Setting Your Sleep (Instead of Your Alarm)
Drifting. Resting. Wandering dreamland.
Peace. Tranquility. Sereni—
BROMP BROMP BROMP BROMP BROMP
Few ways of starting the day are more miserable than being shocked out of slumber by a repeated, blaring clang. To make matters worse, many of us decide to go the masochistic route by hitting snooze. (Because who WOULDN’T want to relive the above scenario multiple times every morning?)
If you’re thinking “there must be a better way,” you probably read the title of this post. But you’re also right! There is a better way.
Let’s look at how we can transform our morning pain into morning gain.
You Snooze, You Lose
After an alarm jolts you out of sleep, hitting the snooze button can feel like the most natural thing in the world. Heck—it’s not uncommon for people to intentionally set their alarms earlier than needed so they can have the experience of abruptly waking up and going back to sleep… just to be abruptly awakened again a few short minutes later.
This may feel good during those fleeting moments, but the strategy is inherently counterproductive. Ideally, your body is at the tail end of its REM cycle (the rejuvenation period of the sleep process) when you first awaken. Getting up at this point will give you more energy for the day.
But drifting back to dreamland shortly after waking plunges the body back into a REM cycle, and when the alarm goes off again, the mind has to make a sharp switch to consciousness. This leaves us far groggier and foggier than if we had just stayed awake.
Exhaustion and willpower don’t work well together; resisting the temptation to hit snooze is much easier said than done. That’s why the time-tested trick of moving your alarm someplace out of reach is so effective. If you’re properly rested, it should only take a few short minutes of moving around for your sleepiness to wear off, so physically getting up to turn off the alarm solves this issue in one simple action (assuming you don’t lay back down again afterwards, of course).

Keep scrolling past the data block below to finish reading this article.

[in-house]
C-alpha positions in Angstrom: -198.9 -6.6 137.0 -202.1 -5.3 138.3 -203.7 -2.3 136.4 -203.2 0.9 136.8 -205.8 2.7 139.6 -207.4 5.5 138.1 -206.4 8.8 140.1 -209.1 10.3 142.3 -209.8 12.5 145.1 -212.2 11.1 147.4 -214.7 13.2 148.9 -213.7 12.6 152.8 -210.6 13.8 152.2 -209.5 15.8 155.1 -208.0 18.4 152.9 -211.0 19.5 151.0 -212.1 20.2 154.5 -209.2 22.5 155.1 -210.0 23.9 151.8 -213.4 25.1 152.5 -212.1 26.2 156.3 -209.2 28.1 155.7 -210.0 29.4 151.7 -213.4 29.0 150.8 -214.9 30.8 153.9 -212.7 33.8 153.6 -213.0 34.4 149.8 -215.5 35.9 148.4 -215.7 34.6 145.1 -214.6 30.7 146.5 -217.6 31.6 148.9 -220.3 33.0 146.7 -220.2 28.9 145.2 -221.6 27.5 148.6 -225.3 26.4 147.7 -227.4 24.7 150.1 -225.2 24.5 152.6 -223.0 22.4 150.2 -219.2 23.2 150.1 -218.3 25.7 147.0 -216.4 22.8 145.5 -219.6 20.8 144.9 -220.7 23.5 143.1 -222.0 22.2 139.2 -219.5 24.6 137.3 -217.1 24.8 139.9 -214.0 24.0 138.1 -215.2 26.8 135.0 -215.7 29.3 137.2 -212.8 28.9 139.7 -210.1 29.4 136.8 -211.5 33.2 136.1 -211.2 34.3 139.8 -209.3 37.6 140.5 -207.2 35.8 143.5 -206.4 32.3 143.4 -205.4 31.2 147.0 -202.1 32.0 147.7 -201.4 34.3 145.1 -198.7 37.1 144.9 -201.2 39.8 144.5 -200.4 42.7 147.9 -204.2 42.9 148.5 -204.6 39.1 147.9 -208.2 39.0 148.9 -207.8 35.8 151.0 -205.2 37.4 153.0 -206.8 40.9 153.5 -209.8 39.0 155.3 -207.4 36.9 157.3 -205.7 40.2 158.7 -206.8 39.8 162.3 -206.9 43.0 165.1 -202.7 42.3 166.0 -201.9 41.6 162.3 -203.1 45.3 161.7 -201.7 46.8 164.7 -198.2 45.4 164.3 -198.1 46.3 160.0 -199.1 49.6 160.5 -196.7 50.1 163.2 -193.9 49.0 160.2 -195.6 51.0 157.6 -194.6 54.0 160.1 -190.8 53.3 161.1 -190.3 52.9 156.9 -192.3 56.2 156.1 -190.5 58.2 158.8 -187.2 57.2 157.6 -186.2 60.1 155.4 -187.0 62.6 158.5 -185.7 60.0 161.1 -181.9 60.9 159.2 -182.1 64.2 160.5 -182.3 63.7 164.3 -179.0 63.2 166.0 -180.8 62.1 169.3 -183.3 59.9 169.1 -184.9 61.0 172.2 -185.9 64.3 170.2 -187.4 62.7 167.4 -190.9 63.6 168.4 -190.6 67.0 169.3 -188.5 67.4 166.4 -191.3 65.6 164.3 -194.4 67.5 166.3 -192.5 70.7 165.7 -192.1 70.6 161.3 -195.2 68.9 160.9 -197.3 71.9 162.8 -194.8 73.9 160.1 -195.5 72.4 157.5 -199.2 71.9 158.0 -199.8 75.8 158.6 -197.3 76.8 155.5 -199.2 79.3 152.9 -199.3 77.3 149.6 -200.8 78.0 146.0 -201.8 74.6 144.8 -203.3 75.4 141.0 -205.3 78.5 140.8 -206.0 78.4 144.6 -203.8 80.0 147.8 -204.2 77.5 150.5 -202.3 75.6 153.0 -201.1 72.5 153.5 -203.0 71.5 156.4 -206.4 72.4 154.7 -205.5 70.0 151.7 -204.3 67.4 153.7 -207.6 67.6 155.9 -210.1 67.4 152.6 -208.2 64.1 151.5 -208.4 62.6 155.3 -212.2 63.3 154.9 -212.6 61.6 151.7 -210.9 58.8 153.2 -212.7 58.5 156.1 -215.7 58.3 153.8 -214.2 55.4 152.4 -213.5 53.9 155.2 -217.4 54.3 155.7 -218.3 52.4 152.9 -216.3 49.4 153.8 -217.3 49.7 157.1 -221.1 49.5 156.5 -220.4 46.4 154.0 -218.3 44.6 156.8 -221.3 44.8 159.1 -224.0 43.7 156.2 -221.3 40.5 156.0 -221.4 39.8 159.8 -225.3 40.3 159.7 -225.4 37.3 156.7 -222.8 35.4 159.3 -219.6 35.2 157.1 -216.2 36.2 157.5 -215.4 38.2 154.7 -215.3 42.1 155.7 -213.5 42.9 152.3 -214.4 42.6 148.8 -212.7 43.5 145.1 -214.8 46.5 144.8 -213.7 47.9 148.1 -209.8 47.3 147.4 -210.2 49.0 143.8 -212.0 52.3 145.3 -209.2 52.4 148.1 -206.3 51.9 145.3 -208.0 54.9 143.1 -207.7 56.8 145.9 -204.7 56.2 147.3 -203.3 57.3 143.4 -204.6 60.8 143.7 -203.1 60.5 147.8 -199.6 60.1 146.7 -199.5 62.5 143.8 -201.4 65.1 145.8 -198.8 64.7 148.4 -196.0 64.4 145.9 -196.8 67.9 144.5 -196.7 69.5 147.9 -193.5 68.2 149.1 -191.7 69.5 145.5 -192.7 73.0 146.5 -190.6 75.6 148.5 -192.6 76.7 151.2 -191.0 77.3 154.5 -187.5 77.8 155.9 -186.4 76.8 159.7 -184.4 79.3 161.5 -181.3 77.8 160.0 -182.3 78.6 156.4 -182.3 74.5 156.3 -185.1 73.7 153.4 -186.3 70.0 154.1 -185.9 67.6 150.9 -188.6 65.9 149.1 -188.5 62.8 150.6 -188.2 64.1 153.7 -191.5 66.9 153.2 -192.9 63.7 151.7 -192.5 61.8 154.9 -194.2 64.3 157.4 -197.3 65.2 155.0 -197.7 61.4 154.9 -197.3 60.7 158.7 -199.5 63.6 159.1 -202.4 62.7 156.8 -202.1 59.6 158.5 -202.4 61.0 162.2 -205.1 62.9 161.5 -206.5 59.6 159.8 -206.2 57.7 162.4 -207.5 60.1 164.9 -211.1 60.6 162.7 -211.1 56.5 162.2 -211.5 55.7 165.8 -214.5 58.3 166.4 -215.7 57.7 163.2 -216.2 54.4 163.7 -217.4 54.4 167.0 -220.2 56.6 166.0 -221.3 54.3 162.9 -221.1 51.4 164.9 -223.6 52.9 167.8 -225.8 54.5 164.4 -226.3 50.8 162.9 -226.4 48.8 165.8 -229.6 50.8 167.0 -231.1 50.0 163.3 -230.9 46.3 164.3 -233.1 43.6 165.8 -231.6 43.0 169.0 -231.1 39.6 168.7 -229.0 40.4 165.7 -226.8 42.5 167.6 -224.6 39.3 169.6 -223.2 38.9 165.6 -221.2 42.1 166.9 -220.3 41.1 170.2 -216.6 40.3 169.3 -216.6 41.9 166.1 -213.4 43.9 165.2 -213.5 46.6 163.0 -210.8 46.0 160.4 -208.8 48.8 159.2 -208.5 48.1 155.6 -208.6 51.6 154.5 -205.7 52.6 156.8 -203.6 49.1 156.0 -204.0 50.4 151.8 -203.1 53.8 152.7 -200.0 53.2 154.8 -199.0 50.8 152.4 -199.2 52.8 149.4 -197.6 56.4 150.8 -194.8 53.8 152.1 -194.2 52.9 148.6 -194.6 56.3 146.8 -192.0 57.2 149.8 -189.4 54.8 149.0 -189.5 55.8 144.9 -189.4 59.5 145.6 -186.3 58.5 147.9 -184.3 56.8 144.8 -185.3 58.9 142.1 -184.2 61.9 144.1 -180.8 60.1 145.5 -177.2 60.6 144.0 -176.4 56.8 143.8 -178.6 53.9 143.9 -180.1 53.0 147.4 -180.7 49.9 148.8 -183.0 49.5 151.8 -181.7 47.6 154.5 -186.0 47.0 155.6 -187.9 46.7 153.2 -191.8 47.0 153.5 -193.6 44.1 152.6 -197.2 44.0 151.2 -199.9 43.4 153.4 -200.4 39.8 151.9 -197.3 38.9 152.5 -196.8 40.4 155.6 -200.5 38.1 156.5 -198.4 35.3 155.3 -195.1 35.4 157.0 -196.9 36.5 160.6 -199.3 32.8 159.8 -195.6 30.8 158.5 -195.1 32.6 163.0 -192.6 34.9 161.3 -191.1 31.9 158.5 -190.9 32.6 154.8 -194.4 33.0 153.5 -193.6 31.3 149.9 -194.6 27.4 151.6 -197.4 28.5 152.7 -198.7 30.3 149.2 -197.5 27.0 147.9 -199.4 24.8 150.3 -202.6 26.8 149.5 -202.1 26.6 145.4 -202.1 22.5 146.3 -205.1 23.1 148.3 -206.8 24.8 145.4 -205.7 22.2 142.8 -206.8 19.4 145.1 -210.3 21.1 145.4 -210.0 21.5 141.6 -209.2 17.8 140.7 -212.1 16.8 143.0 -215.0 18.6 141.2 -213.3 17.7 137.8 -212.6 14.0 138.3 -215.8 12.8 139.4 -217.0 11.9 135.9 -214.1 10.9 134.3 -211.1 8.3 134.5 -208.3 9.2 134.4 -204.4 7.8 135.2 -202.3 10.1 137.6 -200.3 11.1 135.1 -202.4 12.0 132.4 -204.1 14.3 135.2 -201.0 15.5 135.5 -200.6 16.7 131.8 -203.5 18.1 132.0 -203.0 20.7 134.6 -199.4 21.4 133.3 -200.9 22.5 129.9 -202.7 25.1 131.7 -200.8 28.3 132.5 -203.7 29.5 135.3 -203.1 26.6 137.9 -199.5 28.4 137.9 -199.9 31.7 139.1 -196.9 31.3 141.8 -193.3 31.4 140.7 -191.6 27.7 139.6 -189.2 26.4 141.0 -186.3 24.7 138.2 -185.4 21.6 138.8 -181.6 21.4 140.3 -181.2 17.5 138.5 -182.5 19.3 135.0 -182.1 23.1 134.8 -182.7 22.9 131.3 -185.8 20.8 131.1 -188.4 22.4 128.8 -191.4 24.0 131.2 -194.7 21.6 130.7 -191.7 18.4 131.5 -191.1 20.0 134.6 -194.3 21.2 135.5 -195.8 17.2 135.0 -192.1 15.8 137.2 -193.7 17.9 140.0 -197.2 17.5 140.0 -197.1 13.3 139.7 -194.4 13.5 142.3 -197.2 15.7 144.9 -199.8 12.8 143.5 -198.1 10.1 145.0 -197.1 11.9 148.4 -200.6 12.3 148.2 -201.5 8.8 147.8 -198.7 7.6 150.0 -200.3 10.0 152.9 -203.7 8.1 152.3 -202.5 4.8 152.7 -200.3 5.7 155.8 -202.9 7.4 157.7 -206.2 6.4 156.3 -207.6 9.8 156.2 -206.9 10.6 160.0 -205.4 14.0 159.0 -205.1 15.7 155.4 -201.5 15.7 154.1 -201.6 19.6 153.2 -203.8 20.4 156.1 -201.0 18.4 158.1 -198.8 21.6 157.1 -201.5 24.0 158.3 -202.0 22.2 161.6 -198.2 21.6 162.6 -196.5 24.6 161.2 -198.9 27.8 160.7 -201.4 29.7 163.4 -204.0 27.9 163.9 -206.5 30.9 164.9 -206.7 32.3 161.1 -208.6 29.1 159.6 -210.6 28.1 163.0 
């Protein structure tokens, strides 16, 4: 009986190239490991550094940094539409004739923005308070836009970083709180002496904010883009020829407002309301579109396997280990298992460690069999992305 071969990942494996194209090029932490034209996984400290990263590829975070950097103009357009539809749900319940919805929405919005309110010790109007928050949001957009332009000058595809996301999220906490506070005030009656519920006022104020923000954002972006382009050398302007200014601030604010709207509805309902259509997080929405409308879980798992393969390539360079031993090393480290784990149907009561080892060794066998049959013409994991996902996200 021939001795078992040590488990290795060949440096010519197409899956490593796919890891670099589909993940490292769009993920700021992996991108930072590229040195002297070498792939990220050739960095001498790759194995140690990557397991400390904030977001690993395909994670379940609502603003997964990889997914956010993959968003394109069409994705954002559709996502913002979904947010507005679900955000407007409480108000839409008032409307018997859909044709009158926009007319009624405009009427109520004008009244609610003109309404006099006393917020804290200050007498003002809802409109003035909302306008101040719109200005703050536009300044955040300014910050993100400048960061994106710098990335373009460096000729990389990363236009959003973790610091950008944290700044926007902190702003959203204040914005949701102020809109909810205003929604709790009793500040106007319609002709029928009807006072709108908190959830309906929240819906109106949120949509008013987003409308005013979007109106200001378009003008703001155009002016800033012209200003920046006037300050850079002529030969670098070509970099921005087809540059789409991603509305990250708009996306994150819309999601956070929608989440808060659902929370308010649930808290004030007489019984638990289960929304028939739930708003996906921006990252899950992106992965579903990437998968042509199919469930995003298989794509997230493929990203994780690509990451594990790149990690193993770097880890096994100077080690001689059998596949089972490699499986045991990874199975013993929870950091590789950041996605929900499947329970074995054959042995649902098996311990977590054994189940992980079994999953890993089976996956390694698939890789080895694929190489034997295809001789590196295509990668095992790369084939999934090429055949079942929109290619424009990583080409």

Melatonin is an indispensable ingredient for proper sleep, but devices like your phone, laptop, and television all emit blue light—which actively suppresses the hormone. The longer into the night you stare at glowing screens, the worse your quality of sleep will be.
This certainly isn’t an advocation of banning nighttime device use; sometimes winding down by surfing the net or catching up on a show is just what we need after a long day. But there are small steps you can take to mitigate the harm.
The next time you’re using an electronic device close to bedtime, turn the screen’s brightness down to its lowest setting. This minor change pays big dividends by reducing the blue light your eyes take in.
If you want to take it a step further, decrease the color saturation on your screen. This can be accomplished through menu settings, free apps like f.lux, or by using the night shift mode on iOS devices. Decreasing saturation changes the display’s output to more closely mirror the amount of light given by Mother Nature after the sun goes down. This better syncs with our biological clocks, allowing us to still get quality sleep after burning through a nighttime video game session or online shopping tear.
Schedule Your Success
As off-putting as it might seem, keeping a consistent schedule is perhaps the best thing you can do for the overall quality of your sleep. That means going to bed at the same time each night and waking up at the same time each morning—including on days off.
That means if you have to get up early during the work week, you can kiss sleeping in on the weekends goodbye. That may sound terrible at first, but the benefits more than make up for it.
Here are just a few advantages a steady sleep schedule provides:
- Higher focus
- Reduced insomnia
- Elevated positivity
- Improved immune system functionality
- Better memory
And those perks are just the tip of the iceberg. Sleeping in a couple days each week isn’t quite as tempting when you realize what it requires you to give up.
Make Your Dreams Come True
If you have bad sleep habits, they’ve likely developed across many years. Breaking the cycle won’t happen overnight, so don’t give up at the first sign of trouble.
Why not set a goal to try these strategies for a week? Just commit to seven days—no more, no less. At the end, evaluate how you feel to see if permanently incorporating these techniques will make a tangible difference in your day-to-day life.
A more invigorating rest is within your reach—so long as you don’t sleep on the facts.
P.S. Need further convincing? Check out this article where we get an expert opinion by interviewing an actual sleep doctor!